Credit: Rod Trevaskus/Oxfordshire County Counci
Ancient Roman statue discovered in margarine tub
An ancient statue of the Roman deity Minerva was discovered in a margarine tub, where it had been languishing for years.
The Romano-British piece was brought to attention by amateur metal detectorist 66-year-old Len Jackman, who was visiting a local farmer in rural Oxfordshire. When Jackman sought permission to detect on his land, the farmer told him he was not the first to do so.
Jackman, a retired lorry driver, told CNN: "He invited me in to give me a map of his land and said he'd had other detectorists before. He then produced this statue out of an old margarine box, saying it was found on his land."
As an experienced detectorist, Jackman guessed that the statue -- which shared the box with some gold coins -- was Roman. But it would only be confirmed several months later, when he returned to show the farmer the discoveries he had made on his land.
"I told him I would take what I'd found to be identified and dated at the Museum Resource Centre in Standlake and he said if I was going I should take the stuff from the margarine tub. I said, 'I think you'll be getting a phone call!'"
Fortunately, Jackman recognized the significance of the lead and copper alloy statuette and took it to be assessed -- together with the other items he had uncovered.
On Tuesday morning Jackman was invited to the British Museum in London, where the statue was introduced by arts minister Michael Ellis, as he presented the Portable Antiquities Annual report for 2017.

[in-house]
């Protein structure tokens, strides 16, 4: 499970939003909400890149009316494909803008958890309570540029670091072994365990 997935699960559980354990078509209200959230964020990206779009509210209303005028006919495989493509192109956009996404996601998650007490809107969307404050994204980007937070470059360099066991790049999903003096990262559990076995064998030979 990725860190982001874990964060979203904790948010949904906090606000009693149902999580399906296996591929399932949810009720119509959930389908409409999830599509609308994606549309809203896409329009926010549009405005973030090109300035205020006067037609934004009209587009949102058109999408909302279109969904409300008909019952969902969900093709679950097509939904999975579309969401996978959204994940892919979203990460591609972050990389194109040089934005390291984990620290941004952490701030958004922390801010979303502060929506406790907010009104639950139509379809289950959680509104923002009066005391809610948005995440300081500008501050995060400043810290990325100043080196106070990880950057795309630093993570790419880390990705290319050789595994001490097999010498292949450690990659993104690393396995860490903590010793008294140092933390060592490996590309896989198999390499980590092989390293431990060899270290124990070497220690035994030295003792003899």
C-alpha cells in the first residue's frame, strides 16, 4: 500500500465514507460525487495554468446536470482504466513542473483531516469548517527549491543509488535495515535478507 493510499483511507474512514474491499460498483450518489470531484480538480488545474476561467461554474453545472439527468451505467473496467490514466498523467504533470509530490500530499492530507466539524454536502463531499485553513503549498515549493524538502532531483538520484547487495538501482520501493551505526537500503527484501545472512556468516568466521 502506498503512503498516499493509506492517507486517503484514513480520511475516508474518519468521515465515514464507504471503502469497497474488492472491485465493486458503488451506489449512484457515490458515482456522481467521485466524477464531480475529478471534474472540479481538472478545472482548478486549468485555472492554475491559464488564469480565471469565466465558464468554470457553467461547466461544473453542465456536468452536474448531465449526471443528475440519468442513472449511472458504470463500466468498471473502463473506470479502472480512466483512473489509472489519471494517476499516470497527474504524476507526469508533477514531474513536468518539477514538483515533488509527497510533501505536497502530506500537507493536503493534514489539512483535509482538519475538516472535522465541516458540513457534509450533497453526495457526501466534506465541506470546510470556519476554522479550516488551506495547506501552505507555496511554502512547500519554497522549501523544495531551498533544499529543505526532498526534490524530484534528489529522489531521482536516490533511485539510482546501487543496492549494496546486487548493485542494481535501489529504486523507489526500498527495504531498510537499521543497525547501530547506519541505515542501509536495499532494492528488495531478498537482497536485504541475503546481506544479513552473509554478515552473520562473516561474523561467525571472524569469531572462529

The artifact was just one of 78,000 archaeological items that were unearthed by the British public last year and voluntarily recorded with the Portable Antiquities Scheme, which is managed by the British Museum. More than nine out of 10 of these items (93 per cent) were found by metal detectorists like Jackman.
Coins or items made of gold or silver which are more than 300 years old are defined as treasure. Overall, 1,267 of 2017's discoveries fell into this category -- including this statuette with its silver rivets -- making it a record-breaking year for treasure.
A spokesman for the British Museum told CNN: "When a potential treasure find is reported to the local Finds Liaison Officer (which they must do by law) it begins a process whereby the objects will be assessed by various experts including our curators here at the British Museum.
"Often that means that they will travel to the Museum to be examined. At the end of the process, there is an inquest where a coroner will declare the find to be legally treasure."
The Minerva statue is still going through the treasure process, according to the spokesman, so there is no monetary value attached to it as yet. "But a number of museums are already interested in acquiring it," he added.
Among the other items unveiled at the museum Tuesday was gold jewelry plucked from the Shropshire marshes, in the west of England, and a priceless antique lamp discovered on the banks of the River Thames in London.
Speaking at the museum, Ellis thanked the public for their contributions and said: "Thousands of hidden treasures have been uncovered this year, helping us to learn more about our past and those that came before us. Many of these important finds have been acquired by, and gone on public display in our museums, meaning that more and more people can experience and understand our rich history."